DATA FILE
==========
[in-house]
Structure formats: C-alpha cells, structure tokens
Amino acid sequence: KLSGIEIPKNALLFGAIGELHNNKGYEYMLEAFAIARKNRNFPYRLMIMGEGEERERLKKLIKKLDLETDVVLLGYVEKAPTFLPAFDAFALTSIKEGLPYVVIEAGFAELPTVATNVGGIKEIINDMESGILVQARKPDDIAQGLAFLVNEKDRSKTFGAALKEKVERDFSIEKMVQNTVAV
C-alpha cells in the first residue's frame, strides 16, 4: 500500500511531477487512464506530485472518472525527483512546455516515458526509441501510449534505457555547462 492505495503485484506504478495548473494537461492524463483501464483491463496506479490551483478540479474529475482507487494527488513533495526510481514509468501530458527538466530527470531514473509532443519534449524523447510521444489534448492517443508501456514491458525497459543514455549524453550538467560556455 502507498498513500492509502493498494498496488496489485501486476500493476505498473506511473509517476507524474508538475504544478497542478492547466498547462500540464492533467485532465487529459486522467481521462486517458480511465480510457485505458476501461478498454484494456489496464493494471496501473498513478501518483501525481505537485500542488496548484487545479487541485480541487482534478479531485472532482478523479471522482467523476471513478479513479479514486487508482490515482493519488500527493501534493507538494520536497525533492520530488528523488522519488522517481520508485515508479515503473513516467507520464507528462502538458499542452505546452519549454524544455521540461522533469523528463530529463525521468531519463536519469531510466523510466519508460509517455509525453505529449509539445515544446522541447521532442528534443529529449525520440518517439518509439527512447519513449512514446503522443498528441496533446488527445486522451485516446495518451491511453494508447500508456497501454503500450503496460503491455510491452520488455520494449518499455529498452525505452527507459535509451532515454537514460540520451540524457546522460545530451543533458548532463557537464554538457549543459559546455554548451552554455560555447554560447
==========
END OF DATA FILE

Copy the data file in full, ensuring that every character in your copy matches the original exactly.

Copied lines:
[in-house]
Structure formats: C-alpha cells, structure tokens
Amino acid sequence: KLSGIEIPKNALLFGAIGELHNNKGYEYMLEAFAIARKNRNFPYRLMIMGEGEERERLKKLIKKLDLETDVVLLGYVEKAPTFLPAFDAFALTSIKEGLPYVVIEAGFAELPTVATNVGGIKEIINDMESGILVQARKPDDIAQGLAFLVNEKDRSKTFGAALKEKVERDFSIEKMVQNTVAV
C-alpha cells in the first residue's frame, strides 16, 4: 500500500511531477487512464506530485472518472525527483512546455516515458526509441501510449534505457555547462 492505495503485484506504478495548473494537461492524463483501464483491463496506479490551483478540479474529475482507487494527488513533495526510481514509468501530458527538466530527470531514473509532443519534449524523447510521444489534448492517443508501456514491458525497459543514455549524453550538467560556455 502507498498513500492509502493498494498496488496489485501486476500493476505498473506511473509517476507524474508538475504544478497542478492547466498547462500540464492533467485532465487529459486522467481521462486517458480511465480510457485505458476501461478498454484494456489496464493494471496501473498513478501518483501525481505537485500542488496548484487545479487541485480541487482534478479531485472532482478523479471522482467523476471513478479513479479514486487508482490515482493519488500527493501534493507538494520536497525533492520530488528523488522519488522517481520508485515508479515503473513516467507520464507528462502538458499542452505546452519549454524544455521540461522533469523528463530529463525521468531519463536519469531510466523510466519508460509517455509525453505529449509539445515544446522541447521532442528534443529529449525520440518517439518509439527512447519513449512514446503522443498528441496533446488527445486522451485516446495518451491511453494508447500508456497501454503500450503496460503491455510491452520488455520494449518499455529498452525505452527507459535509451532515454537514460540520451540524457546522460545530451543533458548532463557537464554538457549543459559546455554548451552554455560555447554560447